Approaching the FE Exam for the First Time
I owe my editor an apology. This month’s article was supposed to be at my Editor James Palmer’s desk a week ago. Thank you, Jim, for your patience and for the great work that you’ve done for the Newsletter. As you may know, Jim is also a Structural Engineer working in Washington, DC.
For educators like us May means the end of another academic year. To say that this past semester was “busy” would be an understatement. Lectures, quizzes, finals, research papers, proposals, consulting, MATHCOUNTS and ASCE Steel Bridge Competitions, pro-bono Saturday classes, . . . the list goes on.
According to NCEES, every year 55,000 people take the FE exam and most of them are college seniors within one year of graduating or are recent graduates. The FE exam is the first step in the process leading to the Professional Engineer (PE) license and it contains 110 multiple-choice questions. The exam appointment time is 6 hours long, which includes a nondisclosure agreement, tutorial (8 minutes), the exam (5 hours and 20 minutes), a scheduled break (25 minutes), and a brief survey.
When approaching the FE Exam for the first time, it’s natural to feel a bit overwhelmed. The best way to build your confidence is to prepare for the test and to know the ins and outs of the test. To answer many readers’ questions, we would like to review the exam day experience and what you are expected to do that day.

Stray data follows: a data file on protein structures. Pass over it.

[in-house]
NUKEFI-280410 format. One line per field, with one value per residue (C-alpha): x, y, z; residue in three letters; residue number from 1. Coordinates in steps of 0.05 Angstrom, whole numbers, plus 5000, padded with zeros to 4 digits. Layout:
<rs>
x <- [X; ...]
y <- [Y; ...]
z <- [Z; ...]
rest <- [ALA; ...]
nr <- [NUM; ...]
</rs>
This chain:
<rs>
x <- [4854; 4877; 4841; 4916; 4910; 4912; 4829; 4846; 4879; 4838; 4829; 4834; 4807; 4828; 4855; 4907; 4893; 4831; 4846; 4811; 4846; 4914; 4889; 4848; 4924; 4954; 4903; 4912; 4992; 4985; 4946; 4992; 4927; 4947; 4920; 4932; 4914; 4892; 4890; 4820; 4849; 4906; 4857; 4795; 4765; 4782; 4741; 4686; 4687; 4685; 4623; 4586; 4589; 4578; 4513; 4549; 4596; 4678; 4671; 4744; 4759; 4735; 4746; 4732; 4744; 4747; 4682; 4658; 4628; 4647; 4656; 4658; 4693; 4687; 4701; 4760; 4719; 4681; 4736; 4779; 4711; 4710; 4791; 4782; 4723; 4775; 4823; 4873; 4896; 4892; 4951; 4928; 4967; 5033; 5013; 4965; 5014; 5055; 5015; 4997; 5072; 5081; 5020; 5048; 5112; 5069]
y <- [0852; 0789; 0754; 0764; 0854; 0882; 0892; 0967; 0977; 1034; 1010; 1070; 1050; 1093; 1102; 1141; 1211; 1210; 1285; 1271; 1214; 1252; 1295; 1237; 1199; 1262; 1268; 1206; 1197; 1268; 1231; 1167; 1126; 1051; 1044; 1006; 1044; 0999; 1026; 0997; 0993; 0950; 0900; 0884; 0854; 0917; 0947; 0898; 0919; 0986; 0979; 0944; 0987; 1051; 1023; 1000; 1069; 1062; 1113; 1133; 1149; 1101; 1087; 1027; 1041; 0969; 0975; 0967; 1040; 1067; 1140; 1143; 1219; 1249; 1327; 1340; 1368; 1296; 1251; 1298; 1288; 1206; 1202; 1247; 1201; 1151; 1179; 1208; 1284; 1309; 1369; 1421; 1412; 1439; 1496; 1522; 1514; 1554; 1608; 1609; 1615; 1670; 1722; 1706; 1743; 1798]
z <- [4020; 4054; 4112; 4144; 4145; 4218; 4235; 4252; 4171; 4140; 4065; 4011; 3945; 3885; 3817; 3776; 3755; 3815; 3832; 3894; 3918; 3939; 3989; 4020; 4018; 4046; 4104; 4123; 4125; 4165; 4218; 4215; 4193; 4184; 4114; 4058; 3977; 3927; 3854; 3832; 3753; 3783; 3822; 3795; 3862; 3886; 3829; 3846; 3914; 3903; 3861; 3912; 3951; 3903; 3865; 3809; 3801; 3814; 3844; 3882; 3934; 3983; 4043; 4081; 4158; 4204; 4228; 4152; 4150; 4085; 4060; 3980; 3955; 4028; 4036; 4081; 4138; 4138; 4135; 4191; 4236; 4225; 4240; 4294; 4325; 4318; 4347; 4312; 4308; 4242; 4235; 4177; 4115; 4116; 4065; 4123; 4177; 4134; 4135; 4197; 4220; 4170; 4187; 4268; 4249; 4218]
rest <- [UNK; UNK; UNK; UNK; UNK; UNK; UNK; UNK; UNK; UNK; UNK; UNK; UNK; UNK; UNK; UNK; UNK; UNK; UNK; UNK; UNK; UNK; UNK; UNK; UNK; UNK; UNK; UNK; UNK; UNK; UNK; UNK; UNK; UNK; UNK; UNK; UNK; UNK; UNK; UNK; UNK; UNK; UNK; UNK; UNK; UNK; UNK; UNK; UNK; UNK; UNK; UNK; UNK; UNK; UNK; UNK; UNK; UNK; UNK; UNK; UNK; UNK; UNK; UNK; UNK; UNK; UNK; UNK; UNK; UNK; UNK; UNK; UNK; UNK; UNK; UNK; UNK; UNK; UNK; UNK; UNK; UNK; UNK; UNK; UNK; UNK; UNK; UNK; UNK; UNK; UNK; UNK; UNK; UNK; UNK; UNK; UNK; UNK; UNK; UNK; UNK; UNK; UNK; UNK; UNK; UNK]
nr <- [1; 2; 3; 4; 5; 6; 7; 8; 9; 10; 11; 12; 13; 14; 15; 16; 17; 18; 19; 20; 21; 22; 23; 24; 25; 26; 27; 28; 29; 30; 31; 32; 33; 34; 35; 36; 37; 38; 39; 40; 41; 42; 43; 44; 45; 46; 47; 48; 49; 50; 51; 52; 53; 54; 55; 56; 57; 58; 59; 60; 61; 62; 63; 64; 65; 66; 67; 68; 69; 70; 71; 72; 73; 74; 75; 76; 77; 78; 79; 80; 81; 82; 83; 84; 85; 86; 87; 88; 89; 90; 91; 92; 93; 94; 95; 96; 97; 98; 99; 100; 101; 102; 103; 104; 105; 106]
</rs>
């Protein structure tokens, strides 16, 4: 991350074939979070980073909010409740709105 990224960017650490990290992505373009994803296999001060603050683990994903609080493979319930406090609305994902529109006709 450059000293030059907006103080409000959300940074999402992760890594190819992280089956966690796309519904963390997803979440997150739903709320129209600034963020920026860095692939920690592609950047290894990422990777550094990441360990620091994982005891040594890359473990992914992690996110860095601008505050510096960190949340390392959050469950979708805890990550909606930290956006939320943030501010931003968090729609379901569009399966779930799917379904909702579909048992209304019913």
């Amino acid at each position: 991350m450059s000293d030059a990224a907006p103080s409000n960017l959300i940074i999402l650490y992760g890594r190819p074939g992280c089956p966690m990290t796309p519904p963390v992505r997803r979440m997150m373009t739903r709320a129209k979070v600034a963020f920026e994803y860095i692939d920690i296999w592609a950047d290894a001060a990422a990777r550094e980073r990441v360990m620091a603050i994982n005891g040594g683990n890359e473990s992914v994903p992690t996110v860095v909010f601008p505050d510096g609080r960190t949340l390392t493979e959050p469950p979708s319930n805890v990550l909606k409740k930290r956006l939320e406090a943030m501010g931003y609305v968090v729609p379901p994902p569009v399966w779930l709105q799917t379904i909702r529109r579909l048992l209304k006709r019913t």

Once your registration is approved by NCEES, you will receive an email notification that you have been authorized to take the exam and are eligible to schedule your exam appointment. NCEES computer-based tests (CBT) are offered in testing windows throughout the year during the following months: January, February, April, May, July, August, October and November.
Once you register and know your exam date, NCEES recommends the following: First, you should plan to arrive at the testing center 30 minutes prior to your scheduled appointment. Upon arrival, a representative will provide you with a copy of NCEES-CBT exam rules for your review. After doing so, you will be asked to provide your digital signature to confirm that you have read the rules and agreed to abide by them.
Then you will be asked to provide a current government issued form of ID such as a driver’s license. Once the representative confirmed your identification and the exam that you are taking, you will be asked to provide palm vein scan and have your photo taken. Your signature, palm vein scan and photo will be stored with your exam result. Prior to be admitted into the testing room, a representative will insure that you have in your possession only the items that NCEES allows them to the testing room. These items include, your ID, an NCEES approved calculator and eye glasses.